What is needed is a water treatment system that not only reduces the levels of harmful disease causing organisms, but can also remain operational under these adverse conditions. The treatment system must be effective and also economical to build and simple to operate and maintain. The use of locally available materials in the treatment system is especially important because of the extreme remoteness of the islands and their lack of economic foundations to pay for high priced treatment systems.

Statement of the Results and Benefits of the Information Expected

The primary product of this project will to develop recommendations and design criteria for the use of slow sand filtration technology to improve the quality of the surface water supplies of Kosrae Island. The study will explore the use of locally available materials as the filter media in hopes of developing a design that is not only easy to operate and maintain but also one that is economical to build.

The major potential impact of this project will be that a technology will be available to the people of Kosrae to filter their previously unfiltered badly contaminated water supplies. This change will greatly reduce the potential for water born diseases on the island. This will result in greatly reducing the physical suffering and hardships of the people due to these diseases. It will also reduce the financial burden of the government in providing health care both on and off island to those suffering from water born disease. There is a great potential for this technology to be transferred to other islands in the Western Pacific whose people suffer from the use of contaminated untreated surface waters. A secondary benefit will be training of water utility personnel in the operation of slow sand filters. Personnel from Kosrae Sanitation Division of the Department of Health Services will also receive extensive training in the carrying out of the various water qualities testing procedures that will be required for this project.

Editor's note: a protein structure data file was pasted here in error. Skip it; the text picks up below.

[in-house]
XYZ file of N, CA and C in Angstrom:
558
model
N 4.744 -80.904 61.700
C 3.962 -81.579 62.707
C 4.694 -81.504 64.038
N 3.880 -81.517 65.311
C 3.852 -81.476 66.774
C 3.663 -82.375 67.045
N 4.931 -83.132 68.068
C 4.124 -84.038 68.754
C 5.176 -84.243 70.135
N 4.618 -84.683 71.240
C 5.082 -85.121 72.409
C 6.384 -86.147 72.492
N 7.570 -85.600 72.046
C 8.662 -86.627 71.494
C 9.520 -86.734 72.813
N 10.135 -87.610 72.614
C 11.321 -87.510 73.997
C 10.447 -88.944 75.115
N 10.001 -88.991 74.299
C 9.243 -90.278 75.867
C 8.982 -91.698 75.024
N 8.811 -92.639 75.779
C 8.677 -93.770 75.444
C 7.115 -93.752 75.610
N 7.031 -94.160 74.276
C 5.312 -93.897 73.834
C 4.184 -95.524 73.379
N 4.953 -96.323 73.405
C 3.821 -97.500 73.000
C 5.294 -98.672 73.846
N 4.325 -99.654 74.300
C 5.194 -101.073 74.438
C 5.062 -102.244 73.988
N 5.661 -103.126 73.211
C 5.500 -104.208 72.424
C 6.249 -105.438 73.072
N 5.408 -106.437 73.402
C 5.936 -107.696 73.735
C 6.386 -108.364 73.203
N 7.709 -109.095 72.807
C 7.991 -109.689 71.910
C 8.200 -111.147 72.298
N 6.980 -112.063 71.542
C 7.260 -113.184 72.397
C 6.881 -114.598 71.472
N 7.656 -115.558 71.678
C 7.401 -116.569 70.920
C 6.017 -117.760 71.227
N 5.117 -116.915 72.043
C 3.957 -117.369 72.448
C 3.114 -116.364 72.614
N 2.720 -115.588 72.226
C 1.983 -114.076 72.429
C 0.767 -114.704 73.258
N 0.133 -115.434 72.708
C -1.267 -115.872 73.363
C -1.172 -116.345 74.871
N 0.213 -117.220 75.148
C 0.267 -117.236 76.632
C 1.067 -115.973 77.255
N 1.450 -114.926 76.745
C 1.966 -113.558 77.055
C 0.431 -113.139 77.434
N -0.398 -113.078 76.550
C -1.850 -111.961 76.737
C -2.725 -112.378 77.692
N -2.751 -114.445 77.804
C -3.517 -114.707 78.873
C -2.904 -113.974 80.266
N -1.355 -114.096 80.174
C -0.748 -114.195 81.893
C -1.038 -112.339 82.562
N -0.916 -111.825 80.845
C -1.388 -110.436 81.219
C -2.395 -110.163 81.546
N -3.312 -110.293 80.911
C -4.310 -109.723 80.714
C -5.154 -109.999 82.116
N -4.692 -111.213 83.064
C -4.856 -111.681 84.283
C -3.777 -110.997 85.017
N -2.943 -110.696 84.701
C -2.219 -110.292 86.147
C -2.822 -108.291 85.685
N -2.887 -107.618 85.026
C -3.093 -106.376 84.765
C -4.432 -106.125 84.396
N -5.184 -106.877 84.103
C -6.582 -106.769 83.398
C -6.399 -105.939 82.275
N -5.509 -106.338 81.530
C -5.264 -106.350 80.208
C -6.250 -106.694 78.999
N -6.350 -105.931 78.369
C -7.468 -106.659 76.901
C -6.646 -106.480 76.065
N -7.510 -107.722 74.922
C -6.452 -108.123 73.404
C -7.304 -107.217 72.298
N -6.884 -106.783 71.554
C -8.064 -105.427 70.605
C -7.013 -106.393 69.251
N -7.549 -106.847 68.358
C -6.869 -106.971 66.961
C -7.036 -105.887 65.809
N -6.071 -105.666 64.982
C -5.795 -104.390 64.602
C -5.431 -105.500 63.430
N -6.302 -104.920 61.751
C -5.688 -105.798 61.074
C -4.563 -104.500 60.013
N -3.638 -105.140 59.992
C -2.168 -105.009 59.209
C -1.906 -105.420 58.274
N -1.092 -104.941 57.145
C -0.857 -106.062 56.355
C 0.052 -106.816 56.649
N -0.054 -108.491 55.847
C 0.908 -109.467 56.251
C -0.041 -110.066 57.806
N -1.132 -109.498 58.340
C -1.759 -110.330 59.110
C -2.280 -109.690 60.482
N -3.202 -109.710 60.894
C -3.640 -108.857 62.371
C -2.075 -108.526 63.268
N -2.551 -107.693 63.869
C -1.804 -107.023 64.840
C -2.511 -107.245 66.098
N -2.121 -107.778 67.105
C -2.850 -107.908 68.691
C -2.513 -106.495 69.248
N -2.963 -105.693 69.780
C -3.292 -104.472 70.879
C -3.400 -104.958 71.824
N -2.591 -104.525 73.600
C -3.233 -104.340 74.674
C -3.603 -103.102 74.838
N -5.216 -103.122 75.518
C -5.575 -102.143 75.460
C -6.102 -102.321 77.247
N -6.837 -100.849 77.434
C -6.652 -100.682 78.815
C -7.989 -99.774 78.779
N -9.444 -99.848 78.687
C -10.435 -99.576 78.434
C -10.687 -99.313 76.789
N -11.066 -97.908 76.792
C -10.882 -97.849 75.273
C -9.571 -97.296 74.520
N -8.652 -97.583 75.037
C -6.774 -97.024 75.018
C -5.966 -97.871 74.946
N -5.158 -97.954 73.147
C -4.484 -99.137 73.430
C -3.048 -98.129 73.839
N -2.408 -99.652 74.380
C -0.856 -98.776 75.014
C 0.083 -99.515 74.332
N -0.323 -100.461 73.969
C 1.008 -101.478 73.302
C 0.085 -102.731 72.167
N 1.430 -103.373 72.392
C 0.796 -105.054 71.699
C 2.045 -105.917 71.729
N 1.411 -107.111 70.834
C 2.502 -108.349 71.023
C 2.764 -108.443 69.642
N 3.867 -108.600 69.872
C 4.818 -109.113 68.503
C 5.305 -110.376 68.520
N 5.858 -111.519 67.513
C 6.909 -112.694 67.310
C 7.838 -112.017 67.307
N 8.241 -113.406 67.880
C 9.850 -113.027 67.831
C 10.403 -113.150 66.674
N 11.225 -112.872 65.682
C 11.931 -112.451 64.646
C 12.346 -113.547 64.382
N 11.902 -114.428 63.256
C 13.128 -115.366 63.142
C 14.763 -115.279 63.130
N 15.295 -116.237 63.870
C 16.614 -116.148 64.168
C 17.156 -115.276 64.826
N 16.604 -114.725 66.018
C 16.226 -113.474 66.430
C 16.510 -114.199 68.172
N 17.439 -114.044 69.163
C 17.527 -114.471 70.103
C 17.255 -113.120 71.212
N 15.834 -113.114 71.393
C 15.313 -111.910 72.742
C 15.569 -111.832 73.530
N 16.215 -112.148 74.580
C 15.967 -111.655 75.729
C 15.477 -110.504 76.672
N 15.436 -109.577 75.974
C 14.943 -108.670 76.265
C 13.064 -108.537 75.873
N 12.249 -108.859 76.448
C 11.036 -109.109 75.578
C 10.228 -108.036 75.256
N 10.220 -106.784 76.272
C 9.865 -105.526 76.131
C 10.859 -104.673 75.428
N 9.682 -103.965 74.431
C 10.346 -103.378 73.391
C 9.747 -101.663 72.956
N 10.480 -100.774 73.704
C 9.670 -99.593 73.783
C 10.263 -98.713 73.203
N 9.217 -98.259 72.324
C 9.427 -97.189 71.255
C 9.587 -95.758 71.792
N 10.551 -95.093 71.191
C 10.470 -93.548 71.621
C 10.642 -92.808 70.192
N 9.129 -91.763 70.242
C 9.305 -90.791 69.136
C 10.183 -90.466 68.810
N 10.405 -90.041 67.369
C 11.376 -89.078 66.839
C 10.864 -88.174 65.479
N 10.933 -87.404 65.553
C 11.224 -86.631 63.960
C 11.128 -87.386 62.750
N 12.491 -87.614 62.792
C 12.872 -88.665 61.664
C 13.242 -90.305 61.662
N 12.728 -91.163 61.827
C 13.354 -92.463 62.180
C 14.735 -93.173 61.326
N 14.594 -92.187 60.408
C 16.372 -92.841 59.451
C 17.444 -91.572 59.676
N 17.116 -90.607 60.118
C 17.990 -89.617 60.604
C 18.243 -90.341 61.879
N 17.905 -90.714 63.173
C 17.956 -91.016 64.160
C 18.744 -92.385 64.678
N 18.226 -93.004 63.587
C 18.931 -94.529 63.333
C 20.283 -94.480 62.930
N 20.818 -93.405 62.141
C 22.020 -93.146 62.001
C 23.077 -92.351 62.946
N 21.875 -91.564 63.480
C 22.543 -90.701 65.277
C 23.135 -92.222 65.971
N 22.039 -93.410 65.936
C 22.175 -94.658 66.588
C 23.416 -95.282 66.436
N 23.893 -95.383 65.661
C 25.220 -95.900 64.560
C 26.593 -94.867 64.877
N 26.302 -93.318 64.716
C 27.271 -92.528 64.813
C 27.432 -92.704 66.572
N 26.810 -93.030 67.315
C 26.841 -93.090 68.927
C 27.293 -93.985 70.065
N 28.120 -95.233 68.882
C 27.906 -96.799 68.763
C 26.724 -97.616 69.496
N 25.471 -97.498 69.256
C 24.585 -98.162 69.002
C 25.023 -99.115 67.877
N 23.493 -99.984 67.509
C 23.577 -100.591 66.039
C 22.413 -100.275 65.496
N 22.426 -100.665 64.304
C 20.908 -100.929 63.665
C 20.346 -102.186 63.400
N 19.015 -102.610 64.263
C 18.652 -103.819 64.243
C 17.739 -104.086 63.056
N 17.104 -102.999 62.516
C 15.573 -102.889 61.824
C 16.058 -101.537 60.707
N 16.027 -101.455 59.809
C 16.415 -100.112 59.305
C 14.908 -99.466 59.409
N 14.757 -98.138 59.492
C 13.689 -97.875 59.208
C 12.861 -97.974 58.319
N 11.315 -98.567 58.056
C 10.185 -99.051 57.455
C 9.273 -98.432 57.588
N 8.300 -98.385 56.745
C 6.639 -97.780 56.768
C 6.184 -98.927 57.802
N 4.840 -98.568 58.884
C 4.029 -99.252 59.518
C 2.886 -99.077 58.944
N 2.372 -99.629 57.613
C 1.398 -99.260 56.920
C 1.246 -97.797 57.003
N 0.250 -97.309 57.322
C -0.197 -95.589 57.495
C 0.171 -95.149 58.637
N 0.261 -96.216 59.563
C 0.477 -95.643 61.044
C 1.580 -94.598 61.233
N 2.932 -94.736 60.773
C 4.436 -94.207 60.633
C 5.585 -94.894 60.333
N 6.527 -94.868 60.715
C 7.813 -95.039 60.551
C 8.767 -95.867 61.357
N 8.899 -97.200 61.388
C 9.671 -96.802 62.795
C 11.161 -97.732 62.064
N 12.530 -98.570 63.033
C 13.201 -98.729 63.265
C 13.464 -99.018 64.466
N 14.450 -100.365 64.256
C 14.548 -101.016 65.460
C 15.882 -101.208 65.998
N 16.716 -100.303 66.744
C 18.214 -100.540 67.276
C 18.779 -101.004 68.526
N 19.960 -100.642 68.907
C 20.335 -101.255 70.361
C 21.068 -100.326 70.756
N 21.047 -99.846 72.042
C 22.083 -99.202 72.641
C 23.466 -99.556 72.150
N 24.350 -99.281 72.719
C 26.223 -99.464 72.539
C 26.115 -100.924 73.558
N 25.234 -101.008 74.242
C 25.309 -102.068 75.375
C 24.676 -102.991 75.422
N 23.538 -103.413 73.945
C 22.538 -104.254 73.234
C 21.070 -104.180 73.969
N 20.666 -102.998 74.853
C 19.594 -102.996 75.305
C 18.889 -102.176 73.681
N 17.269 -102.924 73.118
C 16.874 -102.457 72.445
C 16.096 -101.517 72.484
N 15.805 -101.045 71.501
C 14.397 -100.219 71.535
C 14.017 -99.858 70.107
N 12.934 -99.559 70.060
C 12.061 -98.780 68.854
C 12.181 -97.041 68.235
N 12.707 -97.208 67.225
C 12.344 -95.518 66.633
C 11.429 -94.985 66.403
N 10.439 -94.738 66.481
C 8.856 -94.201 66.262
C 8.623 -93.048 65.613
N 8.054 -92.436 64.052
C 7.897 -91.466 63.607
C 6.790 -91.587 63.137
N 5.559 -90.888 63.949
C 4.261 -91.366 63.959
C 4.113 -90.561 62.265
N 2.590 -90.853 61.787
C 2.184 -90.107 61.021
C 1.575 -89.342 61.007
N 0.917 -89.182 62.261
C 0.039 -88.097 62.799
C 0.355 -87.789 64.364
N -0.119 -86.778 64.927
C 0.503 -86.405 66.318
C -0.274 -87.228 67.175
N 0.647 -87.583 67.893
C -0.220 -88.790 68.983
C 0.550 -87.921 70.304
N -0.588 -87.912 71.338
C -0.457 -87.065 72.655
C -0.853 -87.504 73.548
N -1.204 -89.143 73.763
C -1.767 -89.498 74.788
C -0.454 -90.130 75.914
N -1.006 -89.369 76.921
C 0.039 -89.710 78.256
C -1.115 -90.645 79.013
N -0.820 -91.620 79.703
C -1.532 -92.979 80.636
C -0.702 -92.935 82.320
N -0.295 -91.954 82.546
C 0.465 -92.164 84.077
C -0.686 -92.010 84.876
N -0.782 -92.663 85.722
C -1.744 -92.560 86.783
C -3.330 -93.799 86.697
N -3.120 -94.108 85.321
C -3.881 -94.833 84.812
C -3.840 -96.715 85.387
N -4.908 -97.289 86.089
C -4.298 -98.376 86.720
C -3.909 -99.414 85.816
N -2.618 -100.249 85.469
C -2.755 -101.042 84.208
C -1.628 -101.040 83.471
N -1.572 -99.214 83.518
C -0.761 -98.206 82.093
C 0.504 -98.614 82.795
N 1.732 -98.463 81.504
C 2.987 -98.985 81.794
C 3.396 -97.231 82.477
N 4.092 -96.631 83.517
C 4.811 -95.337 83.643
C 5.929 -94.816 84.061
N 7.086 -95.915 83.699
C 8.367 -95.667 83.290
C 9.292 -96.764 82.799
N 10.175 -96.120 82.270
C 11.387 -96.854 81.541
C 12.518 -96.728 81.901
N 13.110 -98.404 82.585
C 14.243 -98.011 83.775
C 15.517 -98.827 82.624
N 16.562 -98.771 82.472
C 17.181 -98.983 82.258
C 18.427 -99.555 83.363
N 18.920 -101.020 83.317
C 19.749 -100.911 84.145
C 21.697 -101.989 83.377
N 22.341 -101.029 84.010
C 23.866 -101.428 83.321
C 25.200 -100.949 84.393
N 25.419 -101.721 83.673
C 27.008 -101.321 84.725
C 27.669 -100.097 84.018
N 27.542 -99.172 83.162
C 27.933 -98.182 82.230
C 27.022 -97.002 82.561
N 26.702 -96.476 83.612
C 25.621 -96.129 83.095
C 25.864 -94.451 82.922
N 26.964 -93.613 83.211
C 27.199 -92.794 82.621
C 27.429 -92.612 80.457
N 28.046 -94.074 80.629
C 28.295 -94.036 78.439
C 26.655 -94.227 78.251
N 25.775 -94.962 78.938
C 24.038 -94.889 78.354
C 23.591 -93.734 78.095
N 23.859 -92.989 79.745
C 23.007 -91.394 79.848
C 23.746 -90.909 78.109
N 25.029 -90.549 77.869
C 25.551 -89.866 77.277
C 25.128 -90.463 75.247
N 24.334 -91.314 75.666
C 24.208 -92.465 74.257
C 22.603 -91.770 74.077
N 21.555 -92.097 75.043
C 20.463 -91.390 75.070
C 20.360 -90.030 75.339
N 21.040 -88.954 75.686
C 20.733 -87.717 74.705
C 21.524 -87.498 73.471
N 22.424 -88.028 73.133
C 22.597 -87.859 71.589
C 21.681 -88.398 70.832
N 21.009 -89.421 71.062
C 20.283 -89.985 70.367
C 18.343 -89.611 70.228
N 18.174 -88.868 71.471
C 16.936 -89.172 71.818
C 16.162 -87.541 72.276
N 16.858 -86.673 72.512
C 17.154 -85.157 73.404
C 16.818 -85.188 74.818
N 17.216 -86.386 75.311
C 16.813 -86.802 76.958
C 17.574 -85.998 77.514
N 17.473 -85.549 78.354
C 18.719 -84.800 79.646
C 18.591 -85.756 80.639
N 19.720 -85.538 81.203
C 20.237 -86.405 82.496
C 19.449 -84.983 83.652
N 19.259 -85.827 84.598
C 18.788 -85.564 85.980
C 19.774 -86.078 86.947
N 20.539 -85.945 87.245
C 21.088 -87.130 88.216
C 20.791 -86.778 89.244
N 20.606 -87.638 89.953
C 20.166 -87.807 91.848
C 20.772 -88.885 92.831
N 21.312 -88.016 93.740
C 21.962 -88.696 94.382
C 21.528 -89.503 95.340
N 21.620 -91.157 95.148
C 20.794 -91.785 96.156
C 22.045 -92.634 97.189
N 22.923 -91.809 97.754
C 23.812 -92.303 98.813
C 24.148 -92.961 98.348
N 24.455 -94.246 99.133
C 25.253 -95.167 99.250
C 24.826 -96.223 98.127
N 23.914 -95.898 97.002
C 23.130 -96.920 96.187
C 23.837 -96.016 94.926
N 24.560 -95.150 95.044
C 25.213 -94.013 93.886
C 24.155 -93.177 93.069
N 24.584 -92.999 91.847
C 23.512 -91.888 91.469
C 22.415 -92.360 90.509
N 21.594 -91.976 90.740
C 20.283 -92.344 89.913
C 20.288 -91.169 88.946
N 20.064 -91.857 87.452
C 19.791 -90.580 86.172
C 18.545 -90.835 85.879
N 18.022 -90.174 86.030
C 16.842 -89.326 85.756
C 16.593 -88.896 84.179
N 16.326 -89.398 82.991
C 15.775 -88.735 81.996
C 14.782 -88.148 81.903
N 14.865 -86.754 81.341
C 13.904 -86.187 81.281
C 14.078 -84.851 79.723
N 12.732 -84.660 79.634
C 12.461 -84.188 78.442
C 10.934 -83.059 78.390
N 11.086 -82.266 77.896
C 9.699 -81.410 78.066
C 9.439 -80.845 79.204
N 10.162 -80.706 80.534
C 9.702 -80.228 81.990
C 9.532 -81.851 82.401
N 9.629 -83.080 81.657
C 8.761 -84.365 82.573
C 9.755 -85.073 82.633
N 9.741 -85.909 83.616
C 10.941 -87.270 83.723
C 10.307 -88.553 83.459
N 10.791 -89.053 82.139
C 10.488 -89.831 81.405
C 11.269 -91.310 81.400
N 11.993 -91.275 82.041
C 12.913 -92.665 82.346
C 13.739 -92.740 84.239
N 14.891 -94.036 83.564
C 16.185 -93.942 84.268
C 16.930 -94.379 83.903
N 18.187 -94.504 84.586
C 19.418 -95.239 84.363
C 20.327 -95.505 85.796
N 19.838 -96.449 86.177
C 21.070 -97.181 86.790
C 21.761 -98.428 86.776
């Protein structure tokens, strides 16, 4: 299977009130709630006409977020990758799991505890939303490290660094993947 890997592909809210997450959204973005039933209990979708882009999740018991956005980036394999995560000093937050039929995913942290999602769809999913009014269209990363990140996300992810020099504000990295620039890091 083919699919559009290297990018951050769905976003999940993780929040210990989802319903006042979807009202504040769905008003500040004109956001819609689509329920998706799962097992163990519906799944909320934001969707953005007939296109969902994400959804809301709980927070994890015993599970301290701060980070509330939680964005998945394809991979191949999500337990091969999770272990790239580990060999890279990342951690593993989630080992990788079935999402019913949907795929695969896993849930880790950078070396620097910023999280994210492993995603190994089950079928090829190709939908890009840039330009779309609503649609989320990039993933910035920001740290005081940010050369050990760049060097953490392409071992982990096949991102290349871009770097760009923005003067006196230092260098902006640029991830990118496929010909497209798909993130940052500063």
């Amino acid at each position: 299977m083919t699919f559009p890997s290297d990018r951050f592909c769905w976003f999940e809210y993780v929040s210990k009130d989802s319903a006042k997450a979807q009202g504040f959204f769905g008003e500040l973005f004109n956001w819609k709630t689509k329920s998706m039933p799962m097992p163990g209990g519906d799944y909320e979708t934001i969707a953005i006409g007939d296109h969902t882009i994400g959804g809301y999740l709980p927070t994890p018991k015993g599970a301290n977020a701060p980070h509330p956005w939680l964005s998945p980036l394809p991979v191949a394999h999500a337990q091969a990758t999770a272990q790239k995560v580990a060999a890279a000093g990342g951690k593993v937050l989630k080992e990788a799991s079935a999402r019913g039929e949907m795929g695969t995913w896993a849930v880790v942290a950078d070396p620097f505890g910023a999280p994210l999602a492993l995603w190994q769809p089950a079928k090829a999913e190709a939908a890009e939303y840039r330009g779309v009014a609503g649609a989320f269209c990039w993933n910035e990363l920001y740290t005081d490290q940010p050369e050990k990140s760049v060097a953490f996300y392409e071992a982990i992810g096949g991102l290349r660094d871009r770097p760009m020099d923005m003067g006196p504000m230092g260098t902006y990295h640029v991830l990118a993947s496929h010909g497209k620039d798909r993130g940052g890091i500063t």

Nature, Scope, and Objectives of the Research

The primary goal of this project is to improve the quality of drinking water supplies for the island of Kosrae using slow sand filtration technology. However, before slow sand filtration is recommended for specific source water several questions must be answered. These include:

To answer these questions we are proposing to install a pilot slow sand filter at the Toful-Lelu diversion site on Toful stream. The results of this project will be valuable for other small water systems throughout the FSM. For example, Pohnpei State has 14 untreated small community water supply system whose source water is contaminated surface water. There are four similar systems in Yap and Chuuk State FSM. All stand to benefit greatly from this pilot study. The objectives of this pilot study are to:

U.S. Department of the Interior, U.S. Geological Survey
Maintained by: John Schefter
Last Updated: Wednesday March 23, 2005 9:17 AM